Focused on developing a center fielder of the future, the Detroit Tigers entered the 2014 draft with that position at the top of their board. Making sure not to waste time at picking a player that could one day be the face of the Tigers outfield, the club selected Derek Hill with the 23rd overall pick.
Playing his amateur baseball at Elk Grove High School in California, the organization knew Hill’s development would take a little time, so they traded for Anthony Gose in the off-season to fill their current need in center, while Hill develops his game in the minors for a couple years before he’s ready to make the jump to the majors.
Working hard to develop into a complete center fielder, the young prospect is still adjusting to hitting professional pitching, as you see more developed breaking balls in pro ball than you do in high school baseball.
“In pro ball I have started to look for rotation more on pitches,” explained Hill. “I’m just trying to mile them more. Obviously in high school you don’t see the same caliber of breaking balls you see in pro ball.”
Another area Hill is working on in his offensive game is his mental approach at the plate; Advancing in this area thanks to the tutorage of West Michigan Whitecaps hitting coach Phil Clark, who has helped Hill a lot through spring training and with his early arrival in the Midwest League.
“Phil Clark is a great guy,” said Hill. “He took me under his wing in spring training. He has been working with me both mentally and physically. Phil has done a lot for me on the mental side of the game. It’s a big help for me personally.”
Currently sporting a .204/.306/.259 slash line with the Whitecaps, Hill is still working on his plate approach a bit. But fans shouldn’t get down on Hill, as he is 2.4 years younger than most of his Midwest League competition and he still has time to develop into the hitter the Tigers expect him to be in the near future.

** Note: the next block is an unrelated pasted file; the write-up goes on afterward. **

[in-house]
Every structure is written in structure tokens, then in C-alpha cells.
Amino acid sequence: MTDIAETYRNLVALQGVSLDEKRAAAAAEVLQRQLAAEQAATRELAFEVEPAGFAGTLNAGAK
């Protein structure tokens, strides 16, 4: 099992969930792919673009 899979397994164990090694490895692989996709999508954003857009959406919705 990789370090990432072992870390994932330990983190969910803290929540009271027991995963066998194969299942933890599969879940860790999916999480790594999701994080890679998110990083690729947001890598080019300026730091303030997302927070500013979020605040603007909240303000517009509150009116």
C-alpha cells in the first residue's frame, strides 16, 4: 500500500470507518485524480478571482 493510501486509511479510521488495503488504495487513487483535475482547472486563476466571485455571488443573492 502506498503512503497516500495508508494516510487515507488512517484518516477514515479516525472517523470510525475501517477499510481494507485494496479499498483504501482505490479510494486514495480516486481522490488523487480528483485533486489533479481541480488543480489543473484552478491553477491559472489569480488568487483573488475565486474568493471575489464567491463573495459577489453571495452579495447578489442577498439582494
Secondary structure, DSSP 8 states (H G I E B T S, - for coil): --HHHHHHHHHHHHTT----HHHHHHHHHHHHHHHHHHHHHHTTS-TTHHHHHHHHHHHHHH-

“My plate approach is definitely coming,” explained Hill. “It’s going to be a process. I just need to get at-bats underneath my belt and it’ll come along with more repetition. It’s not something that will come over night.”
One area Hill has had little problems adjusting to in professional baseball is his defensive play in the outfield. With center fielders being the captains of the outfield, Hill likes to take charge out there, while making sure to cover as much ground as possible.
“I have always been the captain of the outfield,” said Hill. “I’ve never been able to step back and let the corners take over. I always had to go after it in high school, as that was expected of me. It’s a little different in professional baseball knowing that my left and right fielders can go get the ball too. But it’s pretty much the same.”
Showing his excellent range through the first month of the season, Hill has only committed one error through his first 28 Midwest League chances in center. The young prospect has also showcased his excellent arm in center already picking up three outfield assists since early April.
Hill was influenced to play baseball by his father Orsino Hill, a former minor leaguer that turned into a professional baseball scout. While his father has extensive knowledge of the game of baseball, Derek says his father wants him to experience everything for himself in professional baseball.
“My Dad was the biggest baseball influence on me growing up,” said Hill. “My Dad taught me everything I know about baseball and being a man. At times it seems like he taught me too much, but I’m sure it’ll come in handy down the road.”
“My Dad didn’t say much about playing minor league baseball,” he added. “He always said you need to experience it for yourself. Basically he said you need to wing it the best you can, as there isn’t a lot he can tell me outside of stories of things that happened to him in the minors. He knew it was going to be different for me, because we’re in different situations. He just wants me to experience it for myself and take away my own memories.”
Be sure to follow Derek Hill as he works hard to make many memories in professional baseball for years to come.